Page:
British foreign minister: We're hoping to produce a "narrative" from these Iran nuke talks, not a written agreement

This is where I remind you that our president has staked every ounce of what’s left of his foreign-policy credibility on the essential trustworthiness of the Islamic Republic of Iran.

Your quote of the year courtesy of an unnamed State Department official:

“The truth is, you can dwell on Yemen, or you can recognize that we’re one agreement away from a game-changing, legacy-setting nuclear accord on Iran that tackles what every one agrees is the biggest threat to the region.”

You can be an eeyore and mope over the fact that Syria’s a pile of rubble, Yemen and Libya are headed for Mad-Max-style anarchy, Iraq is now divided between Shiite death squads and a Wahhabist Fourth Reich, and the region as a whole is on the brink of all-out sectarian war backed by Saudi Arabia and Iran. Or you can put on a happy face and pretend that this piece-of-sh*t Iran deal, which is going to end up making all of the conflicts I just mentioned worse, is some sort of new Treaty of Westphalia. One minor difference between this deal and that deal, though: Westphalia was actually written down.

“We envisage being able to deliver a narrative. Whether that is written down or not, I don’t think is the crucial issue,” [British Foreign Minister Philip] Hammond told reporters at the British ambassador’s residence during a visit to Washington. “This will be a political statement, or perhaps political statements from the [negotiating partners] and Iran which create enough momentum to make it clear that we’ve now got this boulder over the hill and we are into the detailed work to produce an agreement.”…

Iran’s Supreme Leader, Ayatollah Ali Khamenei, has said he sees no need for a written document describing an interim agreement in advance of the June 30 deadline for a comprehensive deal…

“The challenge is: as soon as you write anything down, you’ve got to write everything down,” Hammond said.

There are two deadlines coming up. The first, this coming Tuesday, is the deadline for a “framework” for the final deal; the second, on June 30th, is the deadline for the final deal itself. Conveniently enough, the west’s position on the framework now mirrors Khamenei’s position — i.e. meaningful accountability in the form of concrete written commitments would be … unhelpful at this stage. Two days ago, a European diplomat told the NYT, “All of us are in agreement that you don’t make oral deals with Iran.” And yet that’s what we’re about to do, at least with respect to the broad outlines of the agreement.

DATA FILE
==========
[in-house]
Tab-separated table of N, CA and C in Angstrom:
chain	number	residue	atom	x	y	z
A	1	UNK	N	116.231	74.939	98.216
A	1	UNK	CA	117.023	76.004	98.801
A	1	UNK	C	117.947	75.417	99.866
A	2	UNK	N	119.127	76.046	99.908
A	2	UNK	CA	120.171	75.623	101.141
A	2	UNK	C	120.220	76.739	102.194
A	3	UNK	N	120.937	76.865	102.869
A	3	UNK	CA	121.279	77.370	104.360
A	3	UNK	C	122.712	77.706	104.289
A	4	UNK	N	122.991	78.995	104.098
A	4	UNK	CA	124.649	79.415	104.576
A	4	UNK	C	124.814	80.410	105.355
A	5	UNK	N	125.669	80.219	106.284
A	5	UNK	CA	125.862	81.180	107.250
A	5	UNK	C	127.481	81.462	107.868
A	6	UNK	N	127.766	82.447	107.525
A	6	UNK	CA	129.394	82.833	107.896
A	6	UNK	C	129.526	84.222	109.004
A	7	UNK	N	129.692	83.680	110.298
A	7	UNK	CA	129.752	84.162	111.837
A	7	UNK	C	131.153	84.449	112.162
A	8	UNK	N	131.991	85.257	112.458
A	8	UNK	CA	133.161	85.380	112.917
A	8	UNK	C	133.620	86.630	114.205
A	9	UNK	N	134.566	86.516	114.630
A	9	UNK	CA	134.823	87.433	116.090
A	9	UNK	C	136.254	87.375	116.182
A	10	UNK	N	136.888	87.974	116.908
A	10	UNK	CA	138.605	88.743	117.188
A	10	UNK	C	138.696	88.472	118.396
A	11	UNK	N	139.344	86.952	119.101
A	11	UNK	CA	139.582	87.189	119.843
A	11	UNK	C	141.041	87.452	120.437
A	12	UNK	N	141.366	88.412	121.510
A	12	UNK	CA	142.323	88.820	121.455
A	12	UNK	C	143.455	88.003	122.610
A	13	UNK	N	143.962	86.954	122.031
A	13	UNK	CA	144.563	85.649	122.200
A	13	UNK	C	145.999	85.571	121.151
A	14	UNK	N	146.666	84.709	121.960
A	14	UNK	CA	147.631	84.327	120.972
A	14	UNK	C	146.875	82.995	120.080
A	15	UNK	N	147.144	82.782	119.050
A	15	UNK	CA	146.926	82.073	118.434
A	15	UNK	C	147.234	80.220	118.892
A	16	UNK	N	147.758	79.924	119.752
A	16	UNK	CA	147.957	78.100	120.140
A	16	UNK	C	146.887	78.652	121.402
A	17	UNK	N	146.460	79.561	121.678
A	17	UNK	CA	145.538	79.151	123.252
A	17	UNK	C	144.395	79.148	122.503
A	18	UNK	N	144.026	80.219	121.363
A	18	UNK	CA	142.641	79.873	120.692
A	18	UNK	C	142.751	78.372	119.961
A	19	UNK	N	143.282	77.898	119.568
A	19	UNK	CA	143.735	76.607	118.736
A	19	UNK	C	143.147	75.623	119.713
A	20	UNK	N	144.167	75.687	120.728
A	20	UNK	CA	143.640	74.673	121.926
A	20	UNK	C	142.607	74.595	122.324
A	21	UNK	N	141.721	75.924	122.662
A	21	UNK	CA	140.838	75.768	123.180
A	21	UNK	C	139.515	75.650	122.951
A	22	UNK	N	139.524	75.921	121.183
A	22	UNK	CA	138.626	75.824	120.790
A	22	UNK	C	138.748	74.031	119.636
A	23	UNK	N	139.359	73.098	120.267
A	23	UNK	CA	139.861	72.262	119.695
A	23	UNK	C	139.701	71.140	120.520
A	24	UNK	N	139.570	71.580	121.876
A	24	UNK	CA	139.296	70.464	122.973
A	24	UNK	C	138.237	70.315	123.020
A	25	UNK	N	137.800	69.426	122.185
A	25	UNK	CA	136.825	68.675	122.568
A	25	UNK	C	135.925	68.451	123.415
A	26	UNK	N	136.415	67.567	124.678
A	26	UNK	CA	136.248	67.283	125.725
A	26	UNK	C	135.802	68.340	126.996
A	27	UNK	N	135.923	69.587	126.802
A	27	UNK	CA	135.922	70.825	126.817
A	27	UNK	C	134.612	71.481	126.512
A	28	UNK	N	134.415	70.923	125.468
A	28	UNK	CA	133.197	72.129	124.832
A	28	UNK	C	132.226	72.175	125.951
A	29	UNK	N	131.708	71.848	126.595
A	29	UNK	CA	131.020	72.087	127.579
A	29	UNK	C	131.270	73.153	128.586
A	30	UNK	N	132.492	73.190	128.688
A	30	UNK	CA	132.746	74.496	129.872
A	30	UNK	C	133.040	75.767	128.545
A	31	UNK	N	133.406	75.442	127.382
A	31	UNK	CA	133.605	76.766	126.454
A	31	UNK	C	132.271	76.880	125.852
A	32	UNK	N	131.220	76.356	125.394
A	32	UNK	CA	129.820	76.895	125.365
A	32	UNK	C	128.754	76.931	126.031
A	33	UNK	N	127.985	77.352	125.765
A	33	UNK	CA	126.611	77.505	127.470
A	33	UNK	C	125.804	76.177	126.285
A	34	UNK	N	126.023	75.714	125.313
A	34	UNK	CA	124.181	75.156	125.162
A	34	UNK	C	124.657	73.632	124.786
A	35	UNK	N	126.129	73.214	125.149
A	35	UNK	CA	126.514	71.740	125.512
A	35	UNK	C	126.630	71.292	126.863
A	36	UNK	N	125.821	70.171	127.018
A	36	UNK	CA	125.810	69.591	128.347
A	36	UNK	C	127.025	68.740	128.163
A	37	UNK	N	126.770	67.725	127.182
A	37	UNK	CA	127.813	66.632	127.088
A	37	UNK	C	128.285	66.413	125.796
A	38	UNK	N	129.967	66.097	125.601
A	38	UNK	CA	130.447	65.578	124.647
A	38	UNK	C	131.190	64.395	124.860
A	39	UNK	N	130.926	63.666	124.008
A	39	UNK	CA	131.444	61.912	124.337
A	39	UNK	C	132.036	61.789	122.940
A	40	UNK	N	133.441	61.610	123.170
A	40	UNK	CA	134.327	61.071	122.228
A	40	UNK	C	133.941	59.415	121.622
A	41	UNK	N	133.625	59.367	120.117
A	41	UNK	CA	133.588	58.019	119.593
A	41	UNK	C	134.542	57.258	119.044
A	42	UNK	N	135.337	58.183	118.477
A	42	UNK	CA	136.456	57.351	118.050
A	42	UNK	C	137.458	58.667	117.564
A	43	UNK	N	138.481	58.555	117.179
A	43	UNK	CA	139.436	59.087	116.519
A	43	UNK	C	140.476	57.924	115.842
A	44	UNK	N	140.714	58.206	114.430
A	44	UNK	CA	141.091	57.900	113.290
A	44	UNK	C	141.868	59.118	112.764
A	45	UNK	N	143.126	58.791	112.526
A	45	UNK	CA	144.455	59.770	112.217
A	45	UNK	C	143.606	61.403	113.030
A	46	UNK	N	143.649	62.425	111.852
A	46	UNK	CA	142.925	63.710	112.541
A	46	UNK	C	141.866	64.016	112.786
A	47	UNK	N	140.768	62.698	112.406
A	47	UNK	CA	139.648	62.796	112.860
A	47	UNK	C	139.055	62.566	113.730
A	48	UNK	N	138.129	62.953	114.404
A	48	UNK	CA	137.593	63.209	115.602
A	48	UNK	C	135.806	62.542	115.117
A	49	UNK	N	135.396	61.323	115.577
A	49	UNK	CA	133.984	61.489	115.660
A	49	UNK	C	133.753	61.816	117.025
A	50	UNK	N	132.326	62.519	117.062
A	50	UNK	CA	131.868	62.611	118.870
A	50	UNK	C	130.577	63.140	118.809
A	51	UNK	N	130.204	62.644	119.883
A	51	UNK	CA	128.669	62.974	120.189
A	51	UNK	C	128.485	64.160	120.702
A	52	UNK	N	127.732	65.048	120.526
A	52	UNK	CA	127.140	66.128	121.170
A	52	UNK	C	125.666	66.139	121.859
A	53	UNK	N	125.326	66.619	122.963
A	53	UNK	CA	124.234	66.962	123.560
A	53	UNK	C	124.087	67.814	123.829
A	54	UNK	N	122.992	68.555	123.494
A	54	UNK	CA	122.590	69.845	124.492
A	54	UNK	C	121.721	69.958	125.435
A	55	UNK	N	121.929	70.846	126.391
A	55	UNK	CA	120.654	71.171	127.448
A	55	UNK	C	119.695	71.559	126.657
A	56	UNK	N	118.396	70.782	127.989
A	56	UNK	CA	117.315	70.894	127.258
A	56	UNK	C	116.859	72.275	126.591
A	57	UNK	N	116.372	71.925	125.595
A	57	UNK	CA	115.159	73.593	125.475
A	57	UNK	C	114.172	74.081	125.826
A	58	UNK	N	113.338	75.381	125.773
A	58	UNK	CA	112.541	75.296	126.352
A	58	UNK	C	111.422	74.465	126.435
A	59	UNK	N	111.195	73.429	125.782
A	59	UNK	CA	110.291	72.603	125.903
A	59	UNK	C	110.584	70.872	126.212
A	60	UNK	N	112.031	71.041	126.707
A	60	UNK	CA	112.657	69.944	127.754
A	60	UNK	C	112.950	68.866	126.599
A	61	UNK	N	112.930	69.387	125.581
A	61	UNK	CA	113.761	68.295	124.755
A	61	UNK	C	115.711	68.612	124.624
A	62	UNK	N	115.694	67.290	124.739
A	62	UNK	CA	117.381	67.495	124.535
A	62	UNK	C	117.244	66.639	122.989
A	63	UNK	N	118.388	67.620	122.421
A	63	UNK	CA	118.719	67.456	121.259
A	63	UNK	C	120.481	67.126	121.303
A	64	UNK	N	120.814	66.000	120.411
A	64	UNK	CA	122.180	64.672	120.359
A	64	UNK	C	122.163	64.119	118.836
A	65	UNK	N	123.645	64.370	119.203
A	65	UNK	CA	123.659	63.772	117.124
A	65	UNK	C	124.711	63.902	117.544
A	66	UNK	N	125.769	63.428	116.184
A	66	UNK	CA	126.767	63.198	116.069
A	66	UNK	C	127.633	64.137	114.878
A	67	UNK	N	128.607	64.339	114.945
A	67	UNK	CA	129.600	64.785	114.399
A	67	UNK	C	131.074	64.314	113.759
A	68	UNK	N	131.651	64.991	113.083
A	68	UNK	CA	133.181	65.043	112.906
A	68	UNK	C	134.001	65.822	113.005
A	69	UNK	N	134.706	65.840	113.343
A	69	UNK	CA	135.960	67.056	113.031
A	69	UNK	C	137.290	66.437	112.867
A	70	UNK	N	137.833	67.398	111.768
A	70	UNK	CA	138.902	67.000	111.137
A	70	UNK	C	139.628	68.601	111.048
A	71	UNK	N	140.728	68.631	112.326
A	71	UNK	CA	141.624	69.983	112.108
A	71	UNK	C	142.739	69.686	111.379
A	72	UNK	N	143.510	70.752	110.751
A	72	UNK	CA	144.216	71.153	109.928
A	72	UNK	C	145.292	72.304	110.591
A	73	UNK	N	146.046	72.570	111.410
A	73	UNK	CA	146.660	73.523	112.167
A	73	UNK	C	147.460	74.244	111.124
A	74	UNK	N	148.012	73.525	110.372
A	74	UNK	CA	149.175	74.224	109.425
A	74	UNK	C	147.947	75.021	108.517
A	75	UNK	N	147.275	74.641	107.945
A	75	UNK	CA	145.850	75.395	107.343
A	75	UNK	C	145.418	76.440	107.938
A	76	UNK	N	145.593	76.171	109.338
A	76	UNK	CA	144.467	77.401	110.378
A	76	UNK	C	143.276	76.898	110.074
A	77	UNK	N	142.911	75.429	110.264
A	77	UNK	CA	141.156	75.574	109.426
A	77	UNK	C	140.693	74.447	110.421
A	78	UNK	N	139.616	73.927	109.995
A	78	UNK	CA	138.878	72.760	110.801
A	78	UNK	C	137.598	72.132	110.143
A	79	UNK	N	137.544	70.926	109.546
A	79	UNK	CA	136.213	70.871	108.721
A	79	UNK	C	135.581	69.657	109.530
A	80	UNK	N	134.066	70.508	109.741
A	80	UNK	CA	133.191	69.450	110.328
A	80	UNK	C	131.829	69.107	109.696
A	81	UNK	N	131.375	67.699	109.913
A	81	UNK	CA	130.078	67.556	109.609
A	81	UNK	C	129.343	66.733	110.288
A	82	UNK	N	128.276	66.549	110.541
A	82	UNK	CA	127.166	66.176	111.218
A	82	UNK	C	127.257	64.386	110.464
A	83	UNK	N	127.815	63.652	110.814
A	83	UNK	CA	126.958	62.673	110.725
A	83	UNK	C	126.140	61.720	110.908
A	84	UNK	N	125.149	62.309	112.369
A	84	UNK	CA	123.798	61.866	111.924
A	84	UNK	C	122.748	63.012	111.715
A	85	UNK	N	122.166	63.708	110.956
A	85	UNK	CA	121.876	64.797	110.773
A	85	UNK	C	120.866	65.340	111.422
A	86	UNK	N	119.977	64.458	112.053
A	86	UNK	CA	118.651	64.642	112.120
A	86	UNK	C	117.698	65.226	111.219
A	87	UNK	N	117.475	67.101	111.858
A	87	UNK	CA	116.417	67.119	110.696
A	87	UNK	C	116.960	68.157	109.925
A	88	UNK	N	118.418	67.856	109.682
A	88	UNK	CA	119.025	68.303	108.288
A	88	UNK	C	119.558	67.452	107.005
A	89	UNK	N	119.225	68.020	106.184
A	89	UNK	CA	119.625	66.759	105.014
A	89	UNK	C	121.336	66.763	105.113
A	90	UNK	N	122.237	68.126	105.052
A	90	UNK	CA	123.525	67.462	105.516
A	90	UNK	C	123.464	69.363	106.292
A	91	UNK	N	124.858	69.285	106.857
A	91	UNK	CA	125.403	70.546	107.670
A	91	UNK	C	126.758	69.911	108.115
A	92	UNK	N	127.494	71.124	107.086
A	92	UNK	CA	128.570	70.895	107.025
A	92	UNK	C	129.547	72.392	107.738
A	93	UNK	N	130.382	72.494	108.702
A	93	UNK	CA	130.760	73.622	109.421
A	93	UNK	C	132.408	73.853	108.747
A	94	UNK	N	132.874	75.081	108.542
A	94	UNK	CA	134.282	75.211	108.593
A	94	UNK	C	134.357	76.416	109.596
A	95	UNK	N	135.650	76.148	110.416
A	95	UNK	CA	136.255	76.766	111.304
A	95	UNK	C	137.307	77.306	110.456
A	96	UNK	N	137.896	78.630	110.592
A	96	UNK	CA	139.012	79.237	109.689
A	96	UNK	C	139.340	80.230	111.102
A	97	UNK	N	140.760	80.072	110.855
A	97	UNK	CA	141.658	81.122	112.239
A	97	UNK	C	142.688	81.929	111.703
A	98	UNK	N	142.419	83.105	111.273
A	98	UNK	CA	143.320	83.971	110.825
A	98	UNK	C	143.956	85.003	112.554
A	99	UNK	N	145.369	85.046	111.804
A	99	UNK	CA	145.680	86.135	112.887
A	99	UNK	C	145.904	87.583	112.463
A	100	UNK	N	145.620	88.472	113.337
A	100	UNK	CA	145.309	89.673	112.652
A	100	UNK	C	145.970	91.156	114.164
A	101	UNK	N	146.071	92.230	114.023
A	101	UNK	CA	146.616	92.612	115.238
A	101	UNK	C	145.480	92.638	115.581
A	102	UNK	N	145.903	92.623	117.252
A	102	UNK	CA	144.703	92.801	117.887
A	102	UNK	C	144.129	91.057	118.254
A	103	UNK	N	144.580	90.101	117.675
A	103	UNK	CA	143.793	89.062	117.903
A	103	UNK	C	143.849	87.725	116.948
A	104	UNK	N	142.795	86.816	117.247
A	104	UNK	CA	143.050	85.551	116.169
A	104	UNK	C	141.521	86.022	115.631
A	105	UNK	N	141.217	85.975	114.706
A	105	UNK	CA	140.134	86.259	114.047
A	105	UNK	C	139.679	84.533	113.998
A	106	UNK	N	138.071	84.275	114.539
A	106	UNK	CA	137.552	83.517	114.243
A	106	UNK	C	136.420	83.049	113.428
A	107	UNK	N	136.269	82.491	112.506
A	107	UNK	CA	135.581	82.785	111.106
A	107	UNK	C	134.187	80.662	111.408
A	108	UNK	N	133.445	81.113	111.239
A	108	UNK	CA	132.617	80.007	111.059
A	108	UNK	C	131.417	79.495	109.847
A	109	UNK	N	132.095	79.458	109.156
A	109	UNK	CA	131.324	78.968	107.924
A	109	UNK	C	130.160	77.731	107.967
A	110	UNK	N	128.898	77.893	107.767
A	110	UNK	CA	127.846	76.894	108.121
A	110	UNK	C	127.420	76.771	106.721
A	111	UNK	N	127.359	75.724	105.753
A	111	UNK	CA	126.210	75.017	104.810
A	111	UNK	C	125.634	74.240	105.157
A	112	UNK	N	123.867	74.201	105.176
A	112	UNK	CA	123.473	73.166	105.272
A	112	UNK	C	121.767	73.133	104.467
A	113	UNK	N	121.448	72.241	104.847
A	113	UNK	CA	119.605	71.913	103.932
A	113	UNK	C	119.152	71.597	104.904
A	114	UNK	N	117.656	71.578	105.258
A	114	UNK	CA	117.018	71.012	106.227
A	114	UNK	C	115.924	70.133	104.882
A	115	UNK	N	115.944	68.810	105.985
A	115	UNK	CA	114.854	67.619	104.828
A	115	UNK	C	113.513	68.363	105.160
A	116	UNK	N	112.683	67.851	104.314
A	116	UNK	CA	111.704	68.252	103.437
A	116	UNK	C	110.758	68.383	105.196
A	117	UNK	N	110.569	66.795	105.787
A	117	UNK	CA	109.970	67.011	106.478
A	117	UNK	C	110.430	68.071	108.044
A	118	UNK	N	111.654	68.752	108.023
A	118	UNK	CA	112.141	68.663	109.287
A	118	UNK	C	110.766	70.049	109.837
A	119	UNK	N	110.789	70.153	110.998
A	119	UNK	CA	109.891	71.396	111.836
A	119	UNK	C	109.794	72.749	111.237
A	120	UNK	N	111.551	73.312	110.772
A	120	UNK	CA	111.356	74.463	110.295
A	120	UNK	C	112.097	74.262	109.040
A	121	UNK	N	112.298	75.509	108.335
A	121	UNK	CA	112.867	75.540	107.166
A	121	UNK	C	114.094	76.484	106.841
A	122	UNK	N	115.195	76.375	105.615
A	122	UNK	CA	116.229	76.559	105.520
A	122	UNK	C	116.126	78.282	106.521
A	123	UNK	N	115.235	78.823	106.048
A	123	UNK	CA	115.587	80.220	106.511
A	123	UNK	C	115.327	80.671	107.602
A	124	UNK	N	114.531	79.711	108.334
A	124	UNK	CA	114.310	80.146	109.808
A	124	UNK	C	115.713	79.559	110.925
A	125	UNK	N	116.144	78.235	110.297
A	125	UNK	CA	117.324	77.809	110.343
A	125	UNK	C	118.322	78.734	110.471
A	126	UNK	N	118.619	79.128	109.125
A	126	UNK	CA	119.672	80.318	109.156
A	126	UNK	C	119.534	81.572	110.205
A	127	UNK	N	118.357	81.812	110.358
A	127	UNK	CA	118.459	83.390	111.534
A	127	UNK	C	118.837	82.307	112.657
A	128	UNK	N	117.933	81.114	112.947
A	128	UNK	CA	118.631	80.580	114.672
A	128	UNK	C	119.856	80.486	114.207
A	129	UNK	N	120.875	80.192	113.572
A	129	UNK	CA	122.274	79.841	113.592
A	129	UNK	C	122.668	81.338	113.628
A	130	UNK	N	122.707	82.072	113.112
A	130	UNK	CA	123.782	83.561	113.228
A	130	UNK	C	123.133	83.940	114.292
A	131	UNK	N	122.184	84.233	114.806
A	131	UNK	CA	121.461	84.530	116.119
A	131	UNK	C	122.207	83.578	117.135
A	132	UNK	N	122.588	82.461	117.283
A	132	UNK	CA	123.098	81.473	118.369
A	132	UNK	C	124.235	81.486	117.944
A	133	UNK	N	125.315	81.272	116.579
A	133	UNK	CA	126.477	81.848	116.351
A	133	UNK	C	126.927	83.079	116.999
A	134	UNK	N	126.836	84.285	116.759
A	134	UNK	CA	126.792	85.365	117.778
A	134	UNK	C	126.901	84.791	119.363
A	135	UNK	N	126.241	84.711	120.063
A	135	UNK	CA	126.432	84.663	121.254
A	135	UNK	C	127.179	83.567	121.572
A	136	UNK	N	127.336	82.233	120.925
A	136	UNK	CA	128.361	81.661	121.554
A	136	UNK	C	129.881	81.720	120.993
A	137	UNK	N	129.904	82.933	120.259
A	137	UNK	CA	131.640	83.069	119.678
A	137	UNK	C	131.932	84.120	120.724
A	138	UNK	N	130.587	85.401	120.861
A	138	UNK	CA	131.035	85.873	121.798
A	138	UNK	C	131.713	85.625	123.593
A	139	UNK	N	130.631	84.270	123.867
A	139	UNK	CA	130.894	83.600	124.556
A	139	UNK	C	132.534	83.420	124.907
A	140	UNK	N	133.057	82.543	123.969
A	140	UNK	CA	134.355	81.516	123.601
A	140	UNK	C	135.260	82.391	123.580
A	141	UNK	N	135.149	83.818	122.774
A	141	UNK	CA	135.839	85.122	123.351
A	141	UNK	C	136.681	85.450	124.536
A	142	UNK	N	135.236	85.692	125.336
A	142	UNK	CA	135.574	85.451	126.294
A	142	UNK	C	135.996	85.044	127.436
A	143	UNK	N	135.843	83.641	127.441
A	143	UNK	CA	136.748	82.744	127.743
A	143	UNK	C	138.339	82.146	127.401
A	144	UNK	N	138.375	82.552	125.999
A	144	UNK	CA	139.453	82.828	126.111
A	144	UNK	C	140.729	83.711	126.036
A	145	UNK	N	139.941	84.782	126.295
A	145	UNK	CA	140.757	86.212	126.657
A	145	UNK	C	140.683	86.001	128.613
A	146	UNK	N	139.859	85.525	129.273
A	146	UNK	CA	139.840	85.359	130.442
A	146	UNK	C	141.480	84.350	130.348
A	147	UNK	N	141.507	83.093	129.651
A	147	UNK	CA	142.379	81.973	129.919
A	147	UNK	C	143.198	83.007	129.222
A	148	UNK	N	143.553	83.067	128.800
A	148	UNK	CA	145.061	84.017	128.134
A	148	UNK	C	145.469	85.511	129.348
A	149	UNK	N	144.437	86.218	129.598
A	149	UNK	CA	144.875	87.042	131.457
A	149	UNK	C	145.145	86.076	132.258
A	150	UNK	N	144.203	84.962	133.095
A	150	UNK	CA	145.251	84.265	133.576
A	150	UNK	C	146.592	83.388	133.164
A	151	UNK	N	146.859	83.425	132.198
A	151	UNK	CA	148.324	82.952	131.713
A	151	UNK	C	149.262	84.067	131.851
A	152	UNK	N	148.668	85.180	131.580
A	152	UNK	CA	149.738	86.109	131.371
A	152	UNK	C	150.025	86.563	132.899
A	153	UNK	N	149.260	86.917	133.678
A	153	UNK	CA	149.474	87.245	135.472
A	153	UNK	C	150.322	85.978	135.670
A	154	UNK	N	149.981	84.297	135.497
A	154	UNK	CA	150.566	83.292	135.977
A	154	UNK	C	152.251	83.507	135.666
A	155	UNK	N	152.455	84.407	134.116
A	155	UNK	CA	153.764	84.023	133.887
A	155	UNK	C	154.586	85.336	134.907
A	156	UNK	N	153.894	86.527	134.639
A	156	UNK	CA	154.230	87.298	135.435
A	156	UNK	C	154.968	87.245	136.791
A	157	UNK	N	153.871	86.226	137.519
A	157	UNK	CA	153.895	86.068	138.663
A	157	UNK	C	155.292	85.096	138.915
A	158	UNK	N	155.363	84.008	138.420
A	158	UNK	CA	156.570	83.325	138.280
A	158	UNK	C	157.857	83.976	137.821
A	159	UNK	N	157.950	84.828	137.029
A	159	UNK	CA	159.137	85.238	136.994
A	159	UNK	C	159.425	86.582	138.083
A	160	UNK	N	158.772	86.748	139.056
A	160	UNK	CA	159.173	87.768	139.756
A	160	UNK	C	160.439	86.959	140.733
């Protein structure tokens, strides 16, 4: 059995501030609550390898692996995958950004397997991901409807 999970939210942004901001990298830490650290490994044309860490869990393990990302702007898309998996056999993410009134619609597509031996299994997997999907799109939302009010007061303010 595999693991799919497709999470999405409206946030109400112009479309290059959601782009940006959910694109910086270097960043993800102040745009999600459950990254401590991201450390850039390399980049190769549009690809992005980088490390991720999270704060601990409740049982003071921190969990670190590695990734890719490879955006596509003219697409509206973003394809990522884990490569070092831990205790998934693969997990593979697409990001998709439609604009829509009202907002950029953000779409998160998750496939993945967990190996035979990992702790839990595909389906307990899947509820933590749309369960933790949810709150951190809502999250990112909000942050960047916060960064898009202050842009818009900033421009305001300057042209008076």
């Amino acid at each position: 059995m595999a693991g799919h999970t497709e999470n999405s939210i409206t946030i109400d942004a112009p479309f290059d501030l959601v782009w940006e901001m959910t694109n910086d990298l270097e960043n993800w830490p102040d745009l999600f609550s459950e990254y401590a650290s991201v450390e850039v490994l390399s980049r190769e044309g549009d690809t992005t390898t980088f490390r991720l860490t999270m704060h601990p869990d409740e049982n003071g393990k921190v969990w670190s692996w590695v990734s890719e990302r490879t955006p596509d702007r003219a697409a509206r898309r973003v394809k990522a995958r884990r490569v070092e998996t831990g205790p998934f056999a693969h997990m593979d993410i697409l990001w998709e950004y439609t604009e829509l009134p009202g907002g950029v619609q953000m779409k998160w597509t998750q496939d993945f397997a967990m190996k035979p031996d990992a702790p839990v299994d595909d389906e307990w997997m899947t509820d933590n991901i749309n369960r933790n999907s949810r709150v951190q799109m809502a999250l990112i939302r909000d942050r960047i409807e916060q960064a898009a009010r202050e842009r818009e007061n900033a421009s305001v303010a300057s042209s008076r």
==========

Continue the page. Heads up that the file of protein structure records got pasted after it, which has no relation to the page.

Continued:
Makes me wonder if certain key parts of the final deal in June will also be left unwritten, or written with such scrupulous vagueness that both sides can interpret the terms going forward in the most self-serving way possible. In fact, that’s already happened: Believe it or not, the interim agreement signed by the U.S. and Iran in 2013 was so vague even on something as crucial as Iran’s right to enrich uranium that the two sides came away with contradictory readings of that clause. The agreement clearly recognizes our right to enrich in two separate places, cried Iran; no way, replied John Kerry, it’s very clear that there’s no right to enrich. We’re in store for more of that next week and in June because it’s more important to the White House at this point to reach even a bad, intentionally vague deal with loopholes Iran can exploit in the future than to walk away and let all of its negotiations go for naught. What Hammond’s telling you about “narratives” in the excerpt above is really a sneak preview of the next decade of the Iran nuke kabuki — endless squabbling between the west and Iran over the meaning of particular provisions and how much they limit Tehran’s program, all while Iran quietly builds out its bomb infrastructure behind the scenes. That’s why the magic words in that horrible quote up top from the State Department lackey are “legacy-setting.” Getting this deal done is Obama’s last chance to build any kind of legacy on foreign policy that historians might admire. The irony is, when it’s done playing out years from now, it’ll be his biggest foreign-policy failure in hindsight.

As I write this, the Times of Israel is reporting that a framework agreement will be reached by Tuesday that’ll keep 6,100 Iranian centrifuges spinning (the previous number floated was 6,500) with no deal yet on what happens to Iran’s other centrifuges or its uranium stockpile. Will Iran be forced to disclose the full extent of its nuclear infrastructure so that UN inspectors know exactly what they have and haven’t given up? That’s also unclear right now but the tea leaves don’t look good. Exit quotation from an Israeli official: “The deal is bad because of its readiness to remove sanctions without any American demand from Iran to stop the terror… This is incomprehensible.”